Have I Got A Deal For You! Well,…Maybe Not

MakeADeal_Scan_edited_2018-11-29 18.16.28

Dear Mr. Schum:  Hey, I really need to talk with you about your (used) car.  I have an immediate need for it and you don’t even have to buy a new one from me.  I think you will be shocked at the price I am willing to pay for it!  Included is the name, title (big title) and phone number of a representative at a well-known manufacturer’s local dealership.  

So, you ask, “What’s the problem?”

I know, guy wants to buy my 10-year-old minivan for top dollar.  (We’ll address the minivan in another blog down the road OK?). There is no problem with the offer!  The problem lies when I leave not one, not two, yes, THREE messages for this guy to see what he really wants to pay for my beautiful set of wheels.  “Hey, you’ve got my attention! I’m here! I’m over here! Hey, buddy!”

And, now for the punchline: I am not only considering finally parting ways with my pragmatic ride, I also want to upgrade to something built in this decade.  So there is a huuuuuge potential win/win here. Or, apparently, there isn’t. Because even more amazing, in the week since I started writing this blog, I’ve received not one, but TWO additional postcards acknowledging my interest and, specifically, my responding to them by calling. Their response is to ask me to call for even more information.  While I still wait for a return call to my first three messages. Crazy daisy.

This whole experience brings up the Rule of 8/16.  If you do something a person likes — make them feel good about their experience — they will tell eight people how wonderful it was.  If the experience leans toward frustration, disappointment or downright misery, then the person will let 16 of their closest friends in on that memorable gem .  Wow. It’s a total flashback to those old Breck shampoo commercials: You’ll tell a friend, and they’ll tell two friends, and so on, and so on, and so on. (A little bit of nostalgia for the end of the Baby Boomer and front of the X generations). In other words, it becomes viral (a reference for our Millennial readers to connect) and when it’s bad news, it’s not good.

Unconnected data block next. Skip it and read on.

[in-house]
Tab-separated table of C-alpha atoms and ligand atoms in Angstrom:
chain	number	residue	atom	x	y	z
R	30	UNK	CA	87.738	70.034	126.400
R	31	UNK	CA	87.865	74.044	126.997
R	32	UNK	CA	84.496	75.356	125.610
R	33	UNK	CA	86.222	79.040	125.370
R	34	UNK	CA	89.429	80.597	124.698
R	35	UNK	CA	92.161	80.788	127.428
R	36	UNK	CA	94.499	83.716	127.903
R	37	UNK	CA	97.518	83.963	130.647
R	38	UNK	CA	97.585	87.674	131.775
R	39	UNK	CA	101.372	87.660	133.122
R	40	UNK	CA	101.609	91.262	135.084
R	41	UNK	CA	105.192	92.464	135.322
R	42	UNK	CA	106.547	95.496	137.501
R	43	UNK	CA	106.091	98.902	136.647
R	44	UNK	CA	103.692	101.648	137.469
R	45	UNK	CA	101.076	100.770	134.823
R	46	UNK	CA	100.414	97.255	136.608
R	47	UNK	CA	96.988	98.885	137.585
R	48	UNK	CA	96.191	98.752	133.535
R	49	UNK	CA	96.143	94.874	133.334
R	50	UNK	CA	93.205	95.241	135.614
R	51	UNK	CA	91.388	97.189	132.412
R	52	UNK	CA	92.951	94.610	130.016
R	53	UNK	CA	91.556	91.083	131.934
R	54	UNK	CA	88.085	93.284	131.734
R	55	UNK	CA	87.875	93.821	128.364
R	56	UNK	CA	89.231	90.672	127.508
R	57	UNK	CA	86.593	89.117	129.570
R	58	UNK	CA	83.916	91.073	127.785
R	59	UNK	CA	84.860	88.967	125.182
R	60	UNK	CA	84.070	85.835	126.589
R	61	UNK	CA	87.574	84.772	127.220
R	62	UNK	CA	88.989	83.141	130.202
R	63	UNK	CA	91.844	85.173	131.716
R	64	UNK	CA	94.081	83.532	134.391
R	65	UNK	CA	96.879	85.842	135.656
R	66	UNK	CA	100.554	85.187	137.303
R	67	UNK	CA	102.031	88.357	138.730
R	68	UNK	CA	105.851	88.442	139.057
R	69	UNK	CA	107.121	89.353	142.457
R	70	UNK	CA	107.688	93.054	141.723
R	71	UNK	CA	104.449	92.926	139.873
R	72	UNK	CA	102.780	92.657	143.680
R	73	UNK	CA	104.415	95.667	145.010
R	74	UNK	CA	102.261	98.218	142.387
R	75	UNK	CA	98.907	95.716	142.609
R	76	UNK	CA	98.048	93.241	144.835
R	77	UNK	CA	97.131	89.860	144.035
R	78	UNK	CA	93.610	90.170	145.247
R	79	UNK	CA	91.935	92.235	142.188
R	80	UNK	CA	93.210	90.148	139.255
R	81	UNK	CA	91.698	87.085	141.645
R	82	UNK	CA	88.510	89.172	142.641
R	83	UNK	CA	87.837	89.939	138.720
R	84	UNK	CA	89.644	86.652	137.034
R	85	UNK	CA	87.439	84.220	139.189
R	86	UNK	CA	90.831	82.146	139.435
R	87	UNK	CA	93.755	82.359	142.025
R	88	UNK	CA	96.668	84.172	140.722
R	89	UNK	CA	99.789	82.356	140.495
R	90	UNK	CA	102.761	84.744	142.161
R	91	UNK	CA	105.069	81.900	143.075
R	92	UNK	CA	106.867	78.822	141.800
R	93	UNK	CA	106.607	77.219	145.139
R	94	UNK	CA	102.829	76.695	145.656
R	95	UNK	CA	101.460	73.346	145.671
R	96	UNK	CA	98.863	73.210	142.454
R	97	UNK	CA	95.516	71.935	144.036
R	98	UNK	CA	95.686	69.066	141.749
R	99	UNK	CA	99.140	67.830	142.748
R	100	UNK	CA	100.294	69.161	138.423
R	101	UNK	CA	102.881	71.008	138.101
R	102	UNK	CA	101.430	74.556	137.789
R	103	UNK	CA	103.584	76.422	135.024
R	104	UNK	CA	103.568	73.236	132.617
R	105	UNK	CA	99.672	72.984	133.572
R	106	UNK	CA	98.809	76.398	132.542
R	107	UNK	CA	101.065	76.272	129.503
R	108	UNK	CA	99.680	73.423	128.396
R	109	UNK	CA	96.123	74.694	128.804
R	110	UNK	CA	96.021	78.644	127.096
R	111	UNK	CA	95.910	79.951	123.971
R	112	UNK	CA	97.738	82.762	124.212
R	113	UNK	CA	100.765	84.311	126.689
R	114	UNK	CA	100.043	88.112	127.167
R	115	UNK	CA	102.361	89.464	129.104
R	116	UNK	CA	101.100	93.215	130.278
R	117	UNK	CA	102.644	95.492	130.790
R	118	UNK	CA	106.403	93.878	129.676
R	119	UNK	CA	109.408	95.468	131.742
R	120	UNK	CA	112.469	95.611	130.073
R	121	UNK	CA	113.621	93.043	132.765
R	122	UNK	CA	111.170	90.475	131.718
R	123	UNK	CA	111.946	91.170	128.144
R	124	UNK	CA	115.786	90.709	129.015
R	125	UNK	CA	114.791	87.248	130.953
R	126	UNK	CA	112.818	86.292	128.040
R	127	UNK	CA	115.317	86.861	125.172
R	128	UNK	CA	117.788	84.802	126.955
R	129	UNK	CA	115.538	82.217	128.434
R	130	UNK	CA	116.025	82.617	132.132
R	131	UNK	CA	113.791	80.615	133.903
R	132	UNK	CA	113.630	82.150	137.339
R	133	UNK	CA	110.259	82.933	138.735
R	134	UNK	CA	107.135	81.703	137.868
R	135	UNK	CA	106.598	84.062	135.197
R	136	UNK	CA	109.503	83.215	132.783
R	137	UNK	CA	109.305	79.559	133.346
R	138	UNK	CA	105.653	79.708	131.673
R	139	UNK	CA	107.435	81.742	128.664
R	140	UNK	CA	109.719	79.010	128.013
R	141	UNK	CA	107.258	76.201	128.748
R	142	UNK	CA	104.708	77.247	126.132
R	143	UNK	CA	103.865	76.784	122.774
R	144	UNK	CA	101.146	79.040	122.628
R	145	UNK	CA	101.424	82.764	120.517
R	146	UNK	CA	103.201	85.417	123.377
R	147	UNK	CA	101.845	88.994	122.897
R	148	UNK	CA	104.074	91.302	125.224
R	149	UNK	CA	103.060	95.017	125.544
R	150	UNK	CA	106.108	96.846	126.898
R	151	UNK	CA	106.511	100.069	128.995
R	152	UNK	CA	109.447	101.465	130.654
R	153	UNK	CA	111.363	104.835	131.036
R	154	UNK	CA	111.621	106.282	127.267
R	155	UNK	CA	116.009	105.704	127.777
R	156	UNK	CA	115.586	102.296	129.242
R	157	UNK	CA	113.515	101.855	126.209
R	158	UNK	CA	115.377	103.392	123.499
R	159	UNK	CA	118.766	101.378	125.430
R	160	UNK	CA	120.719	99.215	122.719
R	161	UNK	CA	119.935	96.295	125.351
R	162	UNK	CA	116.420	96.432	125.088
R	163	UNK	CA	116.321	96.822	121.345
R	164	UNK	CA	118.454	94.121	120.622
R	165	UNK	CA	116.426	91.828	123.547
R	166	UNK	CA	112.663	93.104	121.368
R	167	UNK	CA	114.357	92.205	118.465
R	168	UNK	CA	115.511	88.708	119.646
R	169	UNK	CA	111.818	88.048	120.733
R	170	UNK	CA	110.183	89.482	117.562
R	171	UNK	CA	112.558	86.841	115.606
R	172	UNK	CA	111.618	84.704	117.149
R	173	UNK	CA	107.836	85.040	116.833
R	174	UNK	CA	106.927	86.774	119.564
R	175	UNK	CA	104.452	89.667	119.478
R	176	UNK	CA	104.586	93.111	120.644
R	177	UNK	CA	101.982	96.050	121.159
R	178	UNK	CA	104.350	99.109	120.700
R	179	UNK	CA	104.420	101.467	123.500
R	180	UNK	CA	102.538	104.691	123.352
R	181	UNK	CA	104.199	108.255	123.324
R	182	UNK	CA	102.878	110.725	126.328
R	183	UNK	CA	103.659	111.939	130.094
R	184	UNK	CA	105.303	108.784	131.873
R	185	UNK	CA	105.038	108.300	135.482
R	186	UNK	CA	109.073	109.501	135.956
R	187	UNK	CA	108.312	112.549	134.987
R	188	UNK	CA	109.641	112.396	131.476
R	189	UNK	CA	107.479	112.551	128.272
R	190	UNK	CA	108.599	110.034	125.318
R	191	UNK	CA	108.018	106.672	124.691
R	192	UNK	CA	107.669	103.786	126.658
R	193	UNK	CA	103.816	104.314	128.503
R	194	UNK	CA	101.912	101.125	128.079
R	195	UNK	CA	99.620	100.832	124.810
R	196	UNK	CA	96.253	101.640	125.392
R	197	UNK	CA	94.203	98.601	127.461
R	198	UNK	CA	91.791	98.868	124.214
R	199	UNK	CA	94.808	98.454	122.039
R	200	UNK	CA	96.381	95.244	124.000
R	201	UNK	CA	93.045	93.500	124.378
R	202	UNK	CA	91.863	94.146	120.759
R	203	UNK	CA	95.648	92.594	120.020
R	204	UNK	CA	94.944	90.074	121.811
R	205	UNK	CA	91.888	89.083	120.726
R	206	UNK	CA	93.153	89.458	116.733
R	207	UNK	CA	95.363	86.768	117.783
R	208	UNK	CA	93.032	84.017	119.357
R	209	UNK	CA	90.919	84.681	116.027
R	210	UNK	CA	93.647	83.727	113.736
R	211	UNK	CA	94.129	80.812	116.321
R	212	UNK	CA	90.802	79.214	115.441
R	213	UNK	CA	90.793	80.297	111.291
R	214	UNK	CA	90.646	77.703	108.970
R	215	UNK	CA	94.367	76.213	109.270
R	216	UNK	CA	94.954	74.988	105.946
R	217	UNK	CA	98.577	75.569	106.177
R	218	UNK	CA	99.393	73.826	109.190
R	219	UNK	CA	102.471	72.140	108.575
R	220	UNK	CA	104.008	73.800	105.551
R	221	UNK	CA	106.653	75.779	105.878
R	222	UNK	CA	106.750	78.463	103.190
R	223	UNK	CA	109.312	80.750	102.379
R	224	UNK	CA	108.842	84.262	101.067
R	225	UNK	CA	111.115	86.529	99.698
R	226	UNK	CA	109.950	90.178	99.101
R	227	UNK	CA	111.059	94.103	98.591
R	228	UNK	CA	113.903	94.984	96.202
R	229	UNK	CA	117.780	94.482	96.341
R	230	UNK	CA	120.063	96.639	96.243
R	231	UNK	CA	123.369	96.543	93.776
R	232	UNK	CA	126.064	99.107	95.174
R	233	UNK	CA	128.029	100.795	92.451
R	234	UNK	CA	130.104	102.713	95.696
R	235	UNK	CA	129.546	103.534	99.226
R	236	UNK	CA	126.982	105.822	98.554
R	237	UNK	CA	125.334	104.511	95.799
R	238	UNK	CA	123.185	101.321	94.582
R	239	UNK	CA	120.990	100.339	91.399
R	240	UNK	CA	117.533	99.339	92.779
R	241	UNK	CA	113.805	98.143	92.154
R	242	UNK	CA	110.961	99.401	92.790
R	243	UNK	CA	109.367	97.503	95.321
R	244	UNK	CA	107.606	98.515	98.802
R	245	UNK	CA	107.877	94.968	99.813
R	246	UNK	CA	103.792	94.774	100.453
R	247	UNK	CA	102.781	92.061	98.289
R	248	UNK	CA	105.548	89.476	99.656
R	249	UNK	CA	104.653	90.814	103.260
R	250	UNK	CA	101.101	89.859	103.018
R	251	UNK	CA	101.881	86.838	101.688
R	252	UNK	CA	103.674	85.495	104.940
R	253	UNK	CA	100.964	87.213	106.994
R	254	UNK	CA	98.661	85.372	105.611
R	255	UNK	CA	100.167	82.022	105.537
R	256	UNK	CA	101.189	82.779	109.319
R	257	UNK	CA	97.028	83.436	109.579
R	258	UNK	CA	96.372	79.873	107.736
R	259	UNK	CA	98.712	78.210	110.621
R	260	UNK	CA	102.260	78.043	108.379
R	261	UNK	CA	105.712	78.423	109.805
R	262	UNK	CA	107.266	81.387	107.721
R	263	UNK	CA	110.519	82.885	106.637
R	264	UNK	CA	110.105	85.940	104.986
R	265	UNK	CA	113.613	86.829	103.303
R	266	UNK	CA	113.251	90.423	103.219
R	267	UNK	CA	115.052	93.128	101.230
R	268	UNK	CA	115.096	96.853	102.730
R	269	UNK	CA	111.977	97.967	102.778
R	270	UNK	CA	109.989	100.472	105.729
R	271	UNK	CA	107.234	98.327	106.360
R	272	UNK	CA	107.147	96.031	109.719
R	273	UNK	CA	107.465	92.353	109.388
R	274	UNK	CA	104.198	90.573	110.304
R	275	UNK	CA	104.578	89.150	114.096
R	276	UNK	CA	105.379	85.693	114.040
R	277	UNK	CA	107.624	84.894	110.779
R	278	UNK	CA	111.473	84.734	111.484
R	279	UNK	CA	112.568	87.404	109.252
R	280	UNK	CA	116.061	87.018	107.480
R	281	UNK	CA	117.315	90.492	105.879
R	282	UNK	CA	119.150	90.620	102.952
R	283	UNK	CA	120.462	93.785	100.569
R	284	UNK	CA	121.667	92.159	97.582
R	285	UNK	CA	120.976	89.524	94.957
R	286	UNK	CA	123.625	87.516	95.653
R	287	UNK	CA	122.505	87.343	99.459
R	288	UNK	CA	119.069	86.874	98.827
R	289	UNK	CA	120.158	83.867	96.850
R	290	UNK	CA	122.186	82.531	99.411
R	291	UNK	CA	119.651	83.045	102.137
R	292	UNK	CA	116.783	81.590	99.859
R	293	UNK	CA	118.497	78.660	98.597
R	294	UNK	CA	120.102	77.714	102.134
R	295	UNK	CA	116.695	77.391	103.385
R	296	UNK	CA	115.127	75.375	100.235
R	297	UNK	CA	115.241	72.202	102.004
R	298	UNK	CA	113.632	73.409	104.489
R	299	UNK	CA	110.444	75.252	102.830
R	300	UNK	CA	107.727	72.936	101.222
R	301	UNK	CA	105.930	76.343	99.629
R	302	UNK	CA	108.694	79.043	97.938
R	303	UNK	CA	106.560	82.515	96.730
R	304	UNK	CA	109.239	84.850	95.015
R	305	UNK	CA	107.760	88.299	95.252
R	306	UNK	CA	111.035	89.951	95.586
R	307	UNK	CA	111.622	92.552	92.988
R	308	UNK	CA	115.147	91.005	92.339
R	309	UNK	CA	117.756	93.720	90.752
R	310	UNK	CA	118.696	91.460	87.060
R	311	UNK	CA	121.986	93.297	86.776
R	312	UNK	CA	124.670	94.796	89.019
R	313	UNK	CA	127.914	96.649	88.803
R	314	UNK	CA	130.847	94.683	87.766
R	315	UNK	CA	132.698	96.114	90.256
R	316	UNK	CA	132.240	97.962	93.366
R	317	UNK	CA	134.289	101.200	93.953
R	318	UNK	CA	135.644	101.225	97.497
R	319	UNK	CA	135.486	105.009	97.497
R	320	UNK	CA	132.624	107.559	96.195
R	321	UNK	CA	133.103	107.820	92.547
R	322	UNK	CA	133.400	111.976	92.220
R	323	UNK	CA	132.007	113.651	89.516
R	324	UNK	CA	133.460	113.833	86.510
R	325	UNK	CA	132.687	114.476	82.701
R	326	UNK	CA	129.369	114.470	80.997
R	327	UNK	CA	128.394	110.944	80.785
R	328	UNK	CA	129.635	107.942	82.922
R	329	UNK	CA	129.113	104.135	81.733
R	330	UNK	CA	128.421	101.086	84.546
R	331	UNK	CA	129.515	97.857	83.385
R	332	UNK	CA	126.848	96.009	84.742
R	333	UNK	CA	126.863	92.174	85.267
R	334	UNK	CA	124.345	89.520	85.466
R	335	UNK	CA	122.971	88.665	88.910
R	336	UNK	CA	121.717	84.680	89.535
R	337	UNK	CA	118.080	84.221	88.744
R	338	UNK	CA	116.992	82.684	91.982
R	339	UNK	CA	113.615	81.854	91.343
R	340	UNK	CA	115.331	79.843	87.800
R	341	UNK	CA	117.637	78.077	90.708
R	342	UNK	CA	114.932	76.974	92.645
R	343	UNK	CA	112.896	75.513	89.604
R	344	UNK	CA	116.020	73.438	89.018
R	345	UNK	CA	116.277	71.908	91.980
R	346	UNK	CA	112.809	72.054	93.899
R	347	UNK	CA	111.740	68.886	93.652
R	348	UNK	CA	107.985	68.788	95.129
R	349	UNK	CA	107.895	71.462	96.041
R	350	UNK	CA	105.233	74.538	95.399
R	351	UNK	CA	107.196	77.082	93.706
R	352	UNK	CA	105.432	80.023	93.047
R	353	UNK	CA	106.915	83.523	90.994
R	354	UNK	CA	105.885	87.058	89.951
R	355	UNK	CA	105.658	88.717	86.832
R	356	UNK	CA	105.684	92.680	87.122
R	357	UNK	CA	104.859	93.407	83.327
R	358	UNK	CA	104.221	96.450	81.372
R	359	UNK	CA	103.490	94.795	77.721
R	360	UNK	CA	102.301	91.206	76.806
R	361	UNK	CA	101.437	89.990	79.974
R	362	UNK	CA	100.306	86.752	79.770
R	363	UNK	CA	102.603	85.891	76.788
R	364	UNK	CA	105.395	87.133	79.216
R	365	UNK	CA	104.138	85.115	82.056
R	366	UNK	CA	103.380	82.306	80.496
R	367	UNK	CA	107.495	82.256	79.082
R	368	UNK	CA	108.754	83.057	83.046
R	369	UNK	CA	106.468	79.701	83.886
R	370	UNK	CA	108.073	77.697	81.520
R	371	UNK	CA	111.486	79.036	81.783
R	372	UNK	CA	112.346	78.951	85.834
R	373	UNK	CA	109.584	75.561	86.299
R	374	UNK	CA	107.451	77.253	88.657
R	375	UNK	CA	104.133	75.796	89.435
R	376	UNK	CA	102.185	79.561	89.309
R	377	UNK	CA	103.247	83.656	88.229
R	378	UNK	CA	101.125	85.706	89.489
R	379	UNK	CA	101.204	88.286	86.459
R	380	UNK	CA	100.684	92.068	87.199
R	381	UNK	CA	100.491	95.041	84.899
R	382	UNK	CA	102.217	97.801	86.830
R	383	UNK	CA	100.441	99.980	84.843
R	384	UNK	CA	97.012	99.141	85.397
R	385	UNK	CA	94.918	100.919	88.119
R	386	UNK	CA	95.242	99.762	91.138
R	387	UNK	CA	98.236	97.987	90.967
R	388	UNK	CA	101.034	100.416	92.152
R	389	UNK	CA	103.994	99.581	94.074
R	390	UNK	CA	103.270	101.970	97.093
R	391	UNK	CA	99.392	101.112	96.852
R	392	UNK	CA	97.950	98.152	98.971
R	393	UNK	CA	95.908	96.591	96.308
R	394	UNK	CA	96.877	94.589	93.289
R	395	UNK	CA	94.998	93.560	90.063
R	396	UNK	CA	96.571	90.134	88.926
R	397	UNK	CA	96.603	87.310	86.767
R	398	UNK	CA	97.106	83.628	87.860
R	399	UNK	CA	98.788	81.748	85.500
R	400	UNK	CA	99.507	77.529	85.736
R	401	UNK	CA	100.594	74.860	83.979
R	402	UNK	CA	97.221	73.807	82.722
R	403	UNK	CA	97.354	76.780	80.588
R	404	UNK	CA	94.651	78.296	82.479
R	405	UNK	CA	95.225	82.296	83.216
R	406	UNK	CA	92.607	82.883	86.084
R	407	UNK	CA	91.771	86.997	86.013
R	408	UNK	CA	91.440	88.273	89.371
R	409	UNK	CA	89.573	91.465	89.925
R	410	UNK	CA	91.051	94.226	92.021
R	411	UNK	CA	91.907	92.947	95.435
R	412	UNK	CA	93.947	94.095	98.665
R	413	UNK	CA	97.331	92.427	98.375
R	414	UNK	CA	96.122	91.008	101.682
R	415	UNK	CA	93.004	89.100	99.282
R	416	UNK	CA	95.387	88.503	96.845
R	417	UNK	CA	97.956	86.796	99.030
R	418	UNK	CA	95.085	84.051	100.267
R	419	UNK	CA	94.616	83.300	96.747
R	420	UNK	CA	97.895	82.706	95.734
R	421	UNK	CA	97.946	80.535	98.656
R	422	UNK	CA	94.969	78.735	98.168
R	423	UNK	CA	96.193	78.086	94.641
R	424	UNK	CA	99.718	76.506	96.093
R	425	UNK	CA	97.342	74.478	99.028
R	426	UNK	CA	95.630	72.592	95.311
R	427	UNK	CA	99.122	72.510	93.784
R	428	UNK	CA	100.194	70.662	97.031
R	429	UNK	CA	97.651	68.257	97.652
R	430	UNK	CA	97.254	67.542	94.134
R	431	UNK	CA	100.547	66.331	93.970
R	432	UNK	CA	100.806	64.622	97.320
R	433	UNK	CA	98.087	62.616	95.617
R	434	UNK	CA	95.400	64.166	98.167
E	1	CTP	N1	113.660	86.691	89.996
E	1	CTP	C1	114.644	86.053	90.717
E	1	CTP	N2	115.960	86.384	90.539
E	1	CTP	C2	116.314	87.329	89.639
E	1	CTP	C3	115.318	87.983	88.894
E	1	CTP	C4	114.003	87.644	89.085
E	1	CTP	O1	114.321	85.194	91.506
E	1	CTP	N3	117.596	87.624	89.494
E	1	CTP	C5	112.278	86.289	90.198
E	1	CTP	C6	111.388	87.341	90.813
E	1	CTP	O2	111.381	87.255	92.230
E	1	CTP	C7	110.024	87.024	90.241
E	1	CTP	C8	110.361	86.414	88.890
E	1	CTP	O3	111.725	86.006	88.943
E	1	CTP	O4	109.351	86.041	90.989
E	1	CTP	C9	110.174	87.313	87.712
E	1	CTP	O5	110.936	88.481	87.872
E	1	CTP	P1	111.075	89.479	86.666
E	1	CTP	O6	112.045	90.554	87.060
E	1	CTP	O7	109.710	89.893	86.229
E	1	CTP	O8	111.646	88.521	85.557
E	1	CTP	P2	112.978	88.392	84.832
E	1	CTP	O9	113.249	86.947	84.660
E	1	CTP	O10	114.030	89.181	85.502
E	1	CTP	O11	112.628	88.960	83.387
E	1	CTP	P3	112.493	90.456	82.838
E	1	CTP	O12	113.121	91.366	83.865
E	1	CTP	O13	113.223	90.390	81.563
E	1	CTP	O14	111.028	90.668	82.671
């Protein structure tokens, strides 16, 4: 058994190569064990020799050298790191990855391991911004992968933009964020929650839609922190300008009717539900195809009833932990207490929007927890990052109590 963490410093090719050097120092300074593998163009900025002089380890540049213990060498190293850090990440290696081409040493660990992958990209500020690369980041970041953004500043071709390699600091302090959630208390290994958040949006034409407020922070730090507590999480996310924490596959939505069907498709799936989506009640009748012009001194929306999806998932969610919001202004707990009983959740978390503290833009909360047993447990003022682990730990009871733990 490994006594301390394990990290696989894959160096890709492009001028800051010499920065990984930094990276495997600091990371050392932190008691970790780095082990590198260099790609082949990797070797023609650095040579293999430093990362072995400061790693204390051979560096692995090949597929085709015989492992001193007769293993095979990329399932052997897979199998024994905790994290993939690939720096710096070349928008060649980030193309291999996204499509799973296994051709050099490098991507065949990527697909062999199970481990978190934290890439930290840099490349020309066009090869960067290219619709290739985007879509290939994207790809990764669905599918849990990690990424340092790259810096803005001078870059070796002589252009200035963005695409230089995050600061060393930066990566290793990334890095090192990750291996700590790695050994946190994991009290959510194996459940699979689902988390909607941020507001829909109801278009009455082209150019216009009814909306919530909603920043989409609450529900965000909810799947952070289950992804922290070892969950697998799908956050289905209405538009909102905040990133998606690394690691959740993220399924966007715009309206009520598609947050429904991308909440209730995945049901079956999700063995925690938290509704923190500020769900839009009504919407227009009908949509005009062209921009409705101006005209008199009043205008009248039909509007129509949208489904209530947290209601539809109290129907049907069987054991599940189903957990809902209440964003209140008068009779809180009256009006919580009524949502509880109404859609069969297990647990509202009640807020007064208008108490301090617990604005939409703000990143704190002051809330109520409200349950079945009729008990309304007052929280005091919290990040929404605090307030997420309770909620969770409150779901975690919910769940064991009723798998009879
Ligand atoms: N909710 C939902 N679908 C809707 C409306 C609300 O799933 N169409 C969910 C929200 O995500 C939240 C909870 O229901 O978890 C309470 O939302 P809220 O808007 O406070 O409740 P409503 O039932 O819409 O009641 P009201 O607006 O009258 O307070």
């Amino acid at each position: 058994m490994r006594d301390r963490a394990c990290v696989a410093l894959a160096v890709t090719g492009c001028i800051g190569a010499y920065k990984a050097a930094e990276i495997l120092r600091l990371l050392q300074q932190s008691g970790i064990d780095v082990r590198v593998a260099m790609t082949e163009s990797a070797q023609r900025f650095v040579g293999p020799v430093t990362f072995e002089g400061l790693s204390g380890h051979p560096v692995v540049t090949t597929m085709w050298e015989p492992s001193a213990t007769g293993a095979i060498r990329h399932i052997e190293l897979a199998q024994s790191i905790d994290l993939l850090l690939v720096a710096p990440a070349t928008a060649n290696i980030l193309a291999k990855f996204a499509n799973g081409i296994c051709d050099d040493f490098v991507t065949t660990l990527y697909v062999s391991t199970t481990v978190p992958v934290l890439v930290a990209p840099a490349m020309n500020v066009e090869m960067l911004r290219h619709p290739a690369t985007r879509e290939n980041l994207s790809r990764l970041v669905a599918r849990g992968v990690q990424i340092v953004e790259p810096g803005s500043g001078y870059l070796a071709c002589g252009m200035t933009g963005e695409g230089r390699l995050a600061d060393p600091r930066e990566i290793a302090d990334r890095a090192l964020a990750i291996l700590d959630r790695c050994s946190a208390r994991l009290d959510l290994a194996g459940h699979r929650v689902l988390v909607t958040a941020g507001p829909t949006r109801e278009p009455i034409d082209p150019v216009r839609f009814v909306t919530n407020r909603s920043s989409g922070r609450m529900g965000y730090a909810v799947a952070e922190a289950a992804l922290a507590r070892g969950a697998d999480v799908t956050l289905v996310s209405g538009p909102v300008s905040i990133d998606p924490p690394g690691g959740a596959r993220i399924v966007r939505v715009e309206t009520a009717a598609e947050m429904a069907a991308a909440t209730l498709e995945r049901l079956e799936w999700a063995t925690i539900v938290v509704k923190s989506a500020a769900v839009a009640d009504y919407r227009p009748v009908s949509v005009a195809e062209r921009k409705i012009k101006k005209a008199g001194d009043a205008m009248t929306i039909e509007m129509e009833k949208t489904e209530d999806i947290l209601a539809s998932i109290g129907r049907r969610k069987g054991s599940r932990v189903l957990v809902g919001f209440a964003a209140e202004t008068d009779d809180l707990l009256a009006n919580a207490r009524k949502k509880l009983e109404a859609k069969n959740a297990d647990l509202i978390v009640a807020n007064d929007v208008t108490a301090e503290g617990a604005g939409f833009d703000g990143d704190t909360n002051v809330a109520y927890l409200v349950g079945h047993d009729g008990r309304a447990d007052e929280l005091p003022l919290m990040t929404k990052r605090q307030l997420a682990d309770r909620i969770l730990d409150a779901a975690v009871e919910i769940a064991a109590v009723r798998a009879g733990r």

The point is, let’s be ready to carry through on our intentions, with others and with ourselves. If our intentions change, let’s have the difficult and truthful conversation that we are no longer interested in that offer, event, engagement, etc.  We spend all this time and energy establishing relationships at work or at play, then after asking for someone’s valuable time, mindshare and possible commitment to some sort of transaction, we destroy it to avoid one uncomfortable or lazy moment when we need to step up and do the right thing: “Sorry, I’m  no longer interested, that offer has passed.”

My experience could just be a case of Mr. Big Title being lazy, yet I’m rocking the /16 of the Rule of 8/16.  And my guess is that if I walked into this dealership, they would be more than happy to assist me. And I’m passing on that attempt. So whether it’s laziness or the inability to overcome an uncomfortable moment or conversation, when you make an ask, you must step up, take responsibility for the ask, and provide an opportunity for all parties to move forward.  Be purposeful with your intentions.

I know it sounds simple. And if it was and everyone was doing it (or specifically one postcard writer in particular)  well, I would be stepping hard on the 8/ right now while I was stepping on the gas of my new ride!


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